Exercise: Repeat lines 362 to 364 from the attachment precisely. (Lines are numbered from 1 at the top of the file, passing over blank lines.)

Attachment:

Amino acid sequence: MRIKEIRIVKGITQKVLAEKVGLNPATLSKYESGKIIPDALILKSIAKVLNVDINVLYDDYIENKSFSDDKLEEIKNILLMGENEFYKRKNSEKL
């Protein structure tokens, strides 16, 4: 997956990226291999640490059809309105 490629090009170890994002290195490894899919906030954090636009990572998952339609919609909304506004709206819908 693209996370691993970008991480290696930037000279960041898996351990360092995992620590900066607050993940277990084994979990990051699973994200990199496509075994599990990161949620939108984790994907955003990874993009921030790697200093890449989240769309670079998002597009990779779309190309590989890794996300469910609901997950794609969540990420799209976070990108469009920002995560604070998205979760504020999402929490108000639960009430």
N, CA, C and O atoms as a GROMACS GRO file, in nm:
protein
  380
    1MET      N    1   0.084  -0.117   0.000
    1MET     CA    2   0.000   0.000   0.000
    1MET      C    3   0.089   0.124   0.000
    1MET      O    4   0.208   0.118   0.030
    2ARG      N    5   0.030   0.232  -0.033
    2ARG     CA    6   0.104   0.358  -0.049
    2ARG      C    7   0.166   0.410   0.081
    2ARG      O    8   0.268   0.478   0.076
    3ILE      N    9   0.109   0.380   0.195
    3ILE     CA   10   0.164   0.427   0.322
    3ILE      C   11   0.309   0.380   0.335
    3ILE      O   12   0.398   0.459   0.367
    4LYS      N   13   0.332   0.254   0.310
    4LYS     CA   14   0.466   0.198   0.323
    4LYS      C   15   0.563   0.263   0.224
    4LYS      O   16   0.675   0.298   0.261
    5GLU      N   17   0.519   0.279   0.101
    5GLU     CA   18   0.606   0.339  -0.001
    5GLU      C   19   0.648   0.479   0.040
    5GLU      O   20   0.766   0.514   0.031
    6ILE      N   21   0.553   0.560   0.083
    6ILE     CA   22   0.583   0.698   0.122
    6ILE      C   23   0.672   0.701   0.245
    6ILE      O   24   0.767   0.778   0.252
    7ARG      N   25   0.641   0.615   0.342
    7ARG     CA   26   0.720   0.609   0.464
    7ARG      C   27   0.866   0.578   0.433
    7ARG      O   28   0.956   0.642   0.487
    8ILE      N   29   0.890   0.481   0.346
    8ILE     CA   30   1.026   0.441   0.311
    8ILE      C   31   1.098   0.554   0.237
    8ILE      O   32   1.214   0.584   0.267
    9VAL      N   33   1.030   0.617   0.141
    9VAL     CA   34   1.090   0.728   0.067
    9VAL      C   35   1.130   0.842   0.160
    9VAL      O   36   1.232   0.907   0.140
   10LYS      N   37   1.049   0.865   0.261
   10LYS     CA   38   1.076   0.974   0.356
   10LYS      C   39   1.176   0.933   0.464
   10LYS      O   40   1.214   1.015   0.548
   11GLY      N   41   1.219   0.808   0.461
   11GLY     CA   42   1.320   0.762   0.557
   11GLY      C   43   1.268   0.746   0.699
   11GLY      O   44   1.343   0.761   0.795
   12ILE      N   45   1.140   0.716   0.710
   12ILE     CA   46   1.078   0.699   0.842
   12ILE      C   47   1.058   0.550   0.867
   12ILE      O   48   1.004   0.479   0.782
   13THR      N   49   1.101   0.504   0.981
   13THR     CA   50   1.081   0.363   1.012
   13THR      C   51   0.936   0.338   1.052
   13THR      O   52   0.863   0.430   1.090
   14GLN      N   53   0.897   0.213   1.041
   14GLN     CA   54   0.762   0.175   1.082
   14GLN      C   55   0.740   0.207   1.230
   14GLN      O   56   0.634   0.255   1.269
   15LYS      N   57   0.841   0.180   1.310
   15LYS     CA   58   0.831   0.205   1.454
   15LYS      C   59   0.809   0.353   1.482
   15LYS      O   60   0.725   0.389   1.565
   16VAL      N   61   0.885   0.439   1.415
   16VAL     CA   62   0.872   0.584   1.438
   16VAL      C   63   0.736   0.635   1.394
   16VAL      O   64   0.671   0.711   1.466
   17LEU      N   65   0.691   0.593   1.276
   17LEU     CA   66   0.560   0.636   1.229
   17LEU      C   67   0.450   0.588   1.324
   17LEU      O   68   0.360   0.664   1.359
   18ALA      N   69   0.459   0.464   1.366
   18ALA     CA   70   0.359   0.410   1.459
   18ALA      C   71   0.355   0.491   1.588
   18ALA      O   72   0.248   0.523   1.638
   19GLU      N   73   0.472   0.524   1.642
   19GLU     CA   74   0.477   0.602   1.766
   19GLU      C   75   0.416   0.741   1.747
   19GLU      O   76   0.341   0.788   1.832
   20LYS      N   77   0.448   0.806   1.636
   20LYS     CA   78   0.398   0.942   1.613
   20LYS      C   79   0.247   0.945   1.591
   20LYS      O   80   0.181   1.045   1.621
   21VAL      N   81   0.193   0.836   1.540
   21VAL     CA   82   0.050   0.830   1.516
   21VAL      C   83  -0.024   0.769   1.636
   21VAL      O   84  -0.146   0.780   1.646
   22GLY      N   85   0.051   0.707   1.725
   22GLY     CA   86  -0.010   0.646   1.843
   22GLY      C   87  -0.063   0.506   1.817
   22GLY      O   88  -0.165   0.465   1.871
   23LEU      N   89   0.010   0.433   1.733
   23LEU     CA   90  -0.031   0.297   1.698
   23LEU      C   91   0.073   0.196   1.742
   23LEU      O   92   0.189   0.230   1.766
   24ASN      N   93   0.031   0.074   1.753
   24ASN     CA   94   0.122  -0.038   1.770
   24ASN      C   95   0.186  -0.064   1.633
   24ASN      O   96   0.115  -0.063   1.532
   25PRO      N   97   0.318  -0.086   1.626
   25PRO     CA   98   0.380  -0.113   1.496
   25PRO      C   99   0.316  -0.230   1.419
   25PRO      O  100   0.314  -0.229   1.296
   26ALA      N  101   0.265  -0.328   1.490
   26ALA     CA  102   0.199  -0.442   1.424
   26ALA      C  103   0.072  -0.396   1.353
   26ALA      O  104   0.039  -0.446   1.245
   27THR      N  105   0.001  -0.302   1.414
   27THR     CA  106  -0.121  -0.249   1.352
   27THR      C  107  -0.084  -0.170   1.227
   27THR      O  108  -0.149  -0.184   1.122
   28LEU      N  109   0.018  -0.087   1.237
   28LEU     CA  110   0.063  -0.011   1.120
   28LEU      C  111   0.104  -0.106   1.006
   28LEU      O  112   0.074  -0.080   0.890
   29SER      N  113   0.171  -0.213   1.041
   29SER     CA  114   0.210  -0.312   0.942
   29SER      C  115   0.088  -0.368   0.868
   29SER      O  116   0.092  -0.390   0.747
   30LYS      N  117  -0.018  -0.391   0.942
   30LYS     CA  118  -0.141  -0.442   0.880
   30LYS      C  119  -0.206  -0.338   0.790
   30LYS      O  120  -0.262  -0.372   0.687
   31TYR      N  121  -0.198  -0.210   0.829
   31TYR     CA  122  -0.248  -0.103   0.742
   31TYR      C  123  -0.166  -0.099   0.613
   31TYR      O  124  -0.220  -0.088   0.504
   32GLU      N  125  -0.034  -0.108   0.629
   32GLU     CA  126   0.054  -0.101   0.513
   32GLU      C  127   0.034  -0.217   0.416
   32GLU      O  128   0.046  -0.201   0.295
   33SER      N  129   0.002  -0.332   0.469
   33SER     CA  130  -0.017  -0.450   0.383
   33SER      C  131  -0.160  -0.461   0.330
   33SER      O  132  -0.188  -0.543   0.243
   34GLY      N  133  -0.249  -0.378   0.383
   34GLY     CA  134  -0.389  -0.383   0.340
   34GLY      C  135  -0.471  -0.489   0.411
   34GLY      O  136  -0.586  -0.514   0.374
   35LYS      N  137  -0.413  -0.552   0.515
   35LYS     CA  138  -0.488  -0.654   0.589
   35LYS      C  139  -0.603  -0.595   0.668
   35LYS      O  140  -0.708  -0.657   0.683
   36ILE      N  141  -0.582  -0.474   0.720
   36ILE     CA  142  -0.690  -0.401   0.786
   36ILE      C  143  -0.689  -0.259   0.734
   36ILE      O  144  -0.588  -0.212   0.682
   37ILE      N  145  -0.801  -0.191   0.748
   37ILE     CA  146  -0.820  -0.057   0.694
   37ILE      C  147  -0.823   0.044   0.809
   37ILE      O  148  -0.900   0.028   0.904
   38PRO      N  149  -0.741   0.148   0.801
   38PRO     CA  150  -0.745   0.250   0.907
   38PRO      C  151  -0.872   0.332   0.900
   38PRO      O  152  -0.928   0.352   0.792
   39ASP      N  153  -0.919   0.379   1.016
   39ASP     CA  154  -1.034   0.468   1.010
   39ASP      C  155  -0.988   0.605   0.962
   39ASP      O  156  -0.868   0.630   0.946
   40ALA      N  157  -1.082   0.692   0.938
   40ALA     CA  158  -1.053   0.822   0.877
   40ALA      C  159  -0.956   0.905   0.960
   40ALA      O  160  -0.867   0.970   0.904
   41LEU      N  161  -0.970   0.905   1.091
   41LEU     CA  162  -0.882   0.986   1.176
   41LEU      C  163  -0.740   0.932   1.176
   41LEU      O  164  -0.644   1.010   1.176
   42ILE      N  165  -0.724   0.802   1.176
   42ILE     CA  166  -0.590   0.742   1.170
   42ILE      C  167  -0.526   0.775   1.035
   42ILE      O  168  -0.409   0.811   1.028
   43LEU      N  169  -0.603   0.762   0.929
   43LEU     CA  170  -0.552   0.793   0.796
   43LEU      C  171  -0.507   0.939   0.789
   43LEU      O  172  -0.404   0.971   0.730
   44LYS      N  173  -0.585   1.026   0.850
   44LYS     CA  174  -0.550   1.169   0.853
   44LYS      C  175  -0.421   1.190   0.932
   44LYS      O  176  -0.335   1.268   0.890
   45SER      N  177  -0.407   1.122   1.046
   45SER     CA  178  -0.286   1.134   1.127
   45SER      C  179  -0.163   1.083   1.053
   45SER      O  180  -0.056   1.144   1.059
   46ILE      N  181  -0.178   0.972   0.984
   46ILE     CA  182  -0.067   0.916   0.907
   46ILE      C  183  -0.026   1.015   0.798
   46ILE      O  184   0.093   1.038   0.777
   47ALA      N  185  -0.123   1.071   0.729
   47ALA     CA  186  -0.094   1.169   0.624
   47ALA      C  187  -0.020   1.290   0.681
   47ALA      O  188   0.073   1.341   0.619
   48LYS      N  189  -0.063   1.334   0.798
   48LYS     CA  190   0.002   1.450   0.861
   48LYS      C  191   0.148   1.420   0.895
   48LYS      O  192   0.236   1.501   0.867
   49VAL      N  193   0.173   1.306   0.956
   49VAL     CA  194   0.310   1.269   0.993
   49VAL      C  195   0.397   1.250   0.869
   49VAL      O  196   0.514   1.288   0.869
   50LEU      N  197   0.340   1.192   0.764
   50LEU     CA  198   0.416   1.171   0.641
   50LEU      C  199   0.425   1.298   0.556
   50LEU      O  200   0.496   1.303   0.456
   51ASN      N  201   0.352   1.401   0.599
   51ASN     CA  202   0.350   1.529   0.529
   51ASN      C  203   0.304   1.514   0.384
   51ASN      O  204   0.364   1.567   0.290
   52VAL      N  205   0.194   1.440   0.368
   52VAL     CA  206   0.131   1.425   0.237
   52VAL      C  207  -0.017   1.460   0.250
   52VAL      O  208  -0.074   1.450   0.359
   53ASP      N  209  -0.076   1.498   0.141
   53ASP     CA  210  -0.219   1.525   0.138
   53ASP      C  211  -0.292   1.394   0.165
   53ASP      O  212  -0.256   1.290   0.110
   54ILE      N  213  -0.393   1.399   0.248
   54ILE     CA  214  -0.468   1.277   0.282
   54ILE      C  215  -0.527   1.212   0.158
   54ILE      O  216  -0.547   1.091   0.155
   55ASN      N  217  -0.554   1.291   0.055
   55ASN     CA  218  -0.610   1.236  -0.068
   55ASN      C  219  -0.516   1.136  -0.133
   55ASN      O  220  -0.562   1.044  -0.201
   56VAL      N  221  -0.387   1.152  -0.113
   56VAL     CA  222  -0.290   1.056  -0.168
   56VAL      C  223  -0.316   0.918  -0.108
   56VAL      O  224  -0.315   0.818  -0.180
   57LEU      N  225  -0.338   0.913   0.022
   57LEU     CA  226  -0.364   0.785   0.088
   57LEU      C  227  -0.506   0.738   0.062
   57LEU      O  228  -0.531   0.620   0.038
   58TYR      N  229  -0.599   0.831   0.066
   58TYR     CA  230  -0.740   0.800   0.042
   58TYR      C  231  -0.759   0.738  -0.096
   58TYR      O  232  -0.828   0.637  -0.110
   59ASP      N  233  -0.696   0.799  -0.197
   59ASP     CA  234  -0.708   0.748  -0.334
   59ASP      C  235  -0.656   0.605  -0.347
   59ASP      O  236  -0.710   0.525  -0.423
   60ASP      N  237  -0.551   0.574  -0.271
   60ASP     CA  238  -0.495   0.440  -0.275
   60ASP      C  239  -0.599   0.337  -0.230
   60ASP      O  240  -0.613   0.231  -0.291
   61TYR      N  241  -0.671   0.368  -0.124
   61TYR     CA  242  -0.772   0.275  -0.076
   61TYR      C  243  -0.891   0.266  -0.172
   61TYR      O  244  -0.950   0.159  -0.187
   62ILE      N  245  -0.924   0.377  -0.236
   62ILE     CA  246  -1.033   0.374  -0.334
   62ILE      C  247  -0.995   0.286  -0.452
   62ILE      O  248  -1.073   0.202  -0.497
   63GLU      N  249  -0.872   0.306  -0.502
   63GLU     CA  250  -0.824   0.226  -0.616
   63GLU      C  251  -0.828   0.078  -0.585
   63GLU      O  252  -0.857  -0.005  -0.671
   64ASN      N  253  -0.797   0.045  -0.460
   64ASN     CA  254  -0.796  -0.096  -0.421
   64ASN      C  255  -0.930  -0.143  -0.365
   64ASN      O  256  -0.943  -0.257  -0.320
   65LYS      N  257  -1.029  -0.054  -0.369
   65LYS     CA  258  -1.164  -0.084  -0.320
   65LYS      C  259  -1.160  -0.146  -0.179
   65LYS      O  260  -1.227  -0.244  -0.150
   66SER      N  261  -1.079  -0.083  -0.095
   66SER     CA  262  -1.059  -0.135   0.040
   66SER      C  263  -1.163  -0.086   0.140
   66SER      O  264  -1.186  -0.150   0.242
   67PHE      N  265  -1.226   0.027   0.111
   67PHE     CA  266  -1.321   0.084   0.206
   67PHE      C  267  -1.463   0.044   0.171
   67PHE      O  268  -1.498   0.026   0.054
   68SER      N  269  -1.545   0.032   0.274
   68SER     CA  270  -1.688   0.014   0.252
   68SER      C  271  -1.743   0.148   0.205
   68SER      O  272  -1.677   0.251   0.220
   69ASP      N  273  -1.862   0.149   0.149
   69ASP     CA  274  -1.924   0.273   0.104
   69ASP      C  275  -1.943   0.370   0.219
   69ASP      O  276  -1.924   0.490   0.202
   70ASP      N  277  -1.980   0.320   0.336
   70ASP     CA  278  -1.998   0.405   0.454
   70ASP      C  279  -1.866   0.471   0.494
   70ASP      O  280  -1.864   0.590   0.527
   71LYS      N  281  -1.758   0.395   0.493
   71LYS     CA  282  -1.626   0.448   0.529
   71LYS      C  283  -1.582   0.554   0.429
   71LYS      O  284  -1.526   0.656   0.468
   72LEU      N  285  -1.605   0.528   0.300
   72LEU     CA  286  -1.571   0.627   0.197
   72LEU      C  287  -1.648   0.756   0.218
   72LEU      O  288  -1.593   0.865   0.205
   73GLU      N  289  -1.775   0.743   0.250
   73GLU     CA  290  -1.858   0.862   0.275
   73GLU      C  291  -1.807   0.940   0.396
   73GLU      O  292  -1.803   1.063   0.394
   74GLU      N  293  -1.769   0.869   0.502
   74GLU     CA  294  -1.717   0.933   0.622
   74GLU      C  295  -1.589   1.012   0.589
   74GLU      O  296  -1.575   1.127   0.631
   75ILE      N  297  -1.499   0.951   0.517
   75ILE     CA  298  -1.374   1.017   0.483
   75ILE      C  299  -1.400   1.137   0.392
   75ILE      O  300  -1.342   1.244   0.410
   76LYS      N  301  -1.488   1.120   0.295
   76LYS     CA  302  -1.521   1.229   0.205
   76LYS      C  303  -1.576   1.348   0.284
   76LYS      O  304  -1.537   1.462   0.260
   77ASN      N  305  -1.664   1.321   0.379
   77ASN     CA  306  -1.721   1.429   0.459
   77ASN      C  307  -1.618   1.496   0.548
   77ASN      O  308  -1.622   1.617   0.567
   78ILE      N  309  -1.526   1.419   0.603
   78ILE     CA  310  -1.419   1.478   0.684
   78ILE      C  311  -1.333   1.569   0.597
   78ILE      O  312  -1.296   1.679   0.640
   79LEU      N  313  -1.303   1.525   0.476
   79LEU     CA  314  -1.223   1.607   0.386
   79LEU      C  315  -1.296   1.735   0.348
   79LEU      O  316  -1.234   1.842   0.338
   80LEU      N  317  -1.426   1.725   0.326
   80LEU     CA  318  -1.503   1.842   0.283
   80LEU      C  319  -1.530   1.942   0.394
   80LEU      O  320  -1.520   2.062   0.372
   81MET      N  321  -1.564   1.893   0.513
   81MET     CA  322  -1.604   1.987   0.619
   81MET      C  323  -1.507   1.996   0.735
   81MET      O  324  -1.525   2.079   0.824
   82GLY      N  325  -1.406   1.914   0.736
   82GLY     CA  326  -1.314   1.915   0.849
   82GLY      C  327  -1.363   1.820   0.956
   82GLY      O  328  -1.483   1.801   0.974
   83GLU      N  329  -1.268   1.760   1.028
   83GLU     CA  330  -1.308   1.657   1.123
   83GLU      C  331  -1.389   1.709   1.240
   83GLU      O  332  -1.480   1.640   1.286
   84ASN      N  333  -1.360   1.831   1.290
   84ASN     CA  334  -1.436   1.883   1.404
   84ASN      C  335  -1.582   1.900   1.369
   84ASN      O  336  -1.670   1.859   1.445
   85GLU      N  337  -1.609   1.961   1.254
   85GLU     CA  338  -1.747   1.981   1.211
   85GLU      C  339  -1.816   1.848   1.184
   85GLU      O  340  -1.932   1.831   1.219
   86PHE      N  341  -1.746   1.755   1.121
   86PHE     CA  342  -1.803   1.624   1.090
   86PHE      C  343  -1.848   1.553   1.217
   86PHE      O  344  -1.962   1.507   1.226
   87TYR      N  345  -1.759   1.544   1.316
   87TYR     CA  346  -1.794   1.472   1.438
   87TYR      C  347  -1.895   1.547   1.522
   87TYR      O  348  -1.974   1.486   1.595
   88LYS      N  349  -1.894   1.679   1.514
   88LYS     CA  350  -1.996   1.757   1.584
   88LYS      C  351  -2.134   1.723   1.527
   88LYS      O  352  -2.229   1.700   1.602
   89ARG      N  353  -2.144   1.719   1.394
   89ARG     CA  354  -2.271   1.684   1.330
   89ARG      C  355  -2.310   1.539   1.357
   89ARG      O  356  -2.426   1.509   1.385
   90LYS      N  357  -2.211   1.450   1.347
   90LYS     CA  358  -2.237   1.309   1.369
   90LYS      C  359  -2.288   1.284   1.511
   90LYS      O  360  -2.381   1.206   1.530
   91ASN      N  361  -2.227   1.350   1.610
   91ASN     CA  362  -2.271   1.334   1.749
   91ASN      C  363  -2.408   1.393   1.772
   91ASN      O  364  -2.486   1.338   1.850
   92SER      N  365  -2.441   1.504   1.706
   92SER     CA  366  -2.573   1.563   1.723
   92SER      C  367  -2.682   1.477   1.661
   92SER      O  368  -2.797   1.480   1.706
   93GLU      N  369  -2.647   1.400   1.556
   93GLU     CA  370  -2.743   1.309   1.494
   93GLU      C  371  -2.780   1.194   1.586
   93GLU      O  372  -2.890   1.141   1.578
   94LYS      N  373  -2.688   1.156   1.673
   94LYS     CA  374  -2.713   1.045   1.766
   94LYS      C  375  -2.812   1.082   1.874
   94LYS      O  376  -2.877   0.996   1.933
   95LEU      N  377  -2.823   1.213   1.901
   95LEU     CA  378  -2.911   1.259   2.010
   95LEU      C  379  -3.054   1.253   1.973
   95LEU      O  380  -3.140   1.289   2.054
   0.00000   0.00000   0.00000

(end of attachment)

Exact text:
   90LYS      N  357  -2.211   1.450   1.347
   90LYS     CA  358  -2.237   1.309   1.369
   90LYS      C  359  -2.288   1.284   1.511